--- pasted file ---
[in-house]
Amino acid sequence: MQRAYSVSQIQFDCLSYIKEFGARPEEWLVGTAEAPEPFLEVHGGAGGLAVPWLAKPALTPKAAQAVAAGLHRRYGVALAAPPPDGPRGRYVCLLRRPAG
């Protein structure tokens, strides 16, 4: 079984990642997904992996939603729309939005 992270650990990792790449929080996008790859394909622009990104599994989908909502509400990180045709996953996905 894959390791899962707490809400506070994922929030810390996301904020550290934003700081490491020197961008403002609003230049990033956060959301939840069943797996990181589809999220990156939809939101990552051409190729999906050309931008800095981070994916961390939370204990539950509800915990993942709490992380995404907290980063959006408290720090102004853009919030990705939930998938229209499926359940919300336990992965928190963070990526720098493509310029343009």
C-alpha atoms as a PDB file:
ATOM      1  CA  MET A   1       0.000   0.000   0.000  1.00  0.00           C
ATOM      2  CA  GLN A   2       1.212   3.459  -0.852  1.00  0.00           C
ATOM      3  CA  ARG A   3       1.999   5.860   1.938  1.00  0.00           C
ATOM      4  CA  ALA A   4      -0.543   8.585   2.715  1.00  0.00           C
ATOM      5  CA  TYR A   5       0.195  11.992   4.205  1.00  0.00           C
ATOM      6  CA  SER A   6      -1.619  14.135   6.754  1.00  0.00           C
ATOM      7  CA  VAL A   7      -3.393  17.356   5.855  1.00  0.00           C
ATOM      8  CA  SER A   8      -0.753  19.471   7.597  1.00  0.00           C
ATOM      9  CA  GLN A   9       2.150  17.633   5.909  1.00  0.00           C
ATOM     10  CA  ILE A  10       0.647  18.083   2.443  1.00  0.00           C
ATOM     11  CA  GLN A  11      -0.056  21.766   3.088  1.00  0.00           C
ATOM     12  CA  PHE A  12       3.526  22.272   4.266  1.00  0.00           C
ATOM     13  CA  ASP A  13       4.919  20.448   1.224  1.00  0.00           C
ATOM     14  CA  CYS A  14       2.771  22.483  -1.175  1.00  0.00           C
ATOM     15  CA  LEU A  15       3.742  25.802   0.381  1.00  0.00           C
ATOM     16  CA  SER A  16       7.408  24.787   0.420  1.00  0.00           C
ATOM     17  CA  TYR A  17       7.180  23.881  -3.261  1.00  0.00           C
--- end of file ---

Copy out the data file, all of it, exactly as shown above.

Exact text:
[in-house]
Amino acid sequence: MQRAYSVSQIQFDCLSYIKEFGARPEEWLVGTAEAPEPFLEVHGGAGGLAVPWLAKPALTPKAAQAVAAGLHRRYGVALAAPPPDGPRGRYVCLLRRPAG
């Protein structure tokens, strides 16, 4: 079984990642997904992996939603729309939005 992270650990990792790449929080996008790859394909622009990104599994989908909502509400990180045709996953996905 894959390791899962707490809400506070994922929030810390996301904020550290934003700081490491020197961008403002609003230049990033956060959301939840069943797996990181589809999220990156939809939101990552051409190729999906050309931008800095981070994916961390939370204990539950509800915990993942709490992380995404907290980063959006408290720090102004853009919030990705939930998938229209499926359940919300336990992965928190963070990526720098493509310029343009």
C-alpha atoms as a PDB file:
ATOM      1  CA  MET A   1       0.000   0.000   0.000  1.00  0.00           C
ATOM      2  CA  GLN A   2       1.212   3.459  -0.852  1.00  0.00           C
ATOM      3  CA  ARG A   3       1.999   5.860   1.938  1.00  0.00           C
ATOM      4  CA  ALA A   4      -0.543   8.585   2.715  1.00  0.00           C
ATOM      5  CA  TYR A   5       0.195  11.992   4.205  1.00  0.00           C
ATOM      6  CA  SER A   6      -1.619  14.135   6.754  1.00  0.00           C
ATOM      7  CA  VAL A   7      -3.393  17.356   5.855  1.00  0.00           C
ATOM      8  CA  SER A   8      -0.753  19.471   7.597  1.00  0.00           C
ATOM      9  CA  GLN A   9       2.150  17.633   5.909  1.00  0.00           C
ATOM     10  CA  ILE A  10       0.647  18.083   2.443  1.00  0.00           C
ATOM     11  CA  GLN A  11      -0.056  21.766   3.088  1.00  0.00           C
ATOM     12  CA  PHE A  12       3.526  22.272   4.266  1.00  0.00           C
ATOM     13  CA  ASP A  13       4.919  20.448   1.224  1.00  0.00           C
ATOM     14  CA  CYS A  14       2.771  22.483  -1.175  1.00  0.00           C
ATOM     15  CA  LEU A  15       3.742  25.802   0.381  1.00  0.00           C
ATOM     16  CA  SER A  16       7.408  24.787   0.420  1.00  0.00           C
ATOM     17  CA  TYR A  17       7.180  23.881  -3.261  1.00  0.00           C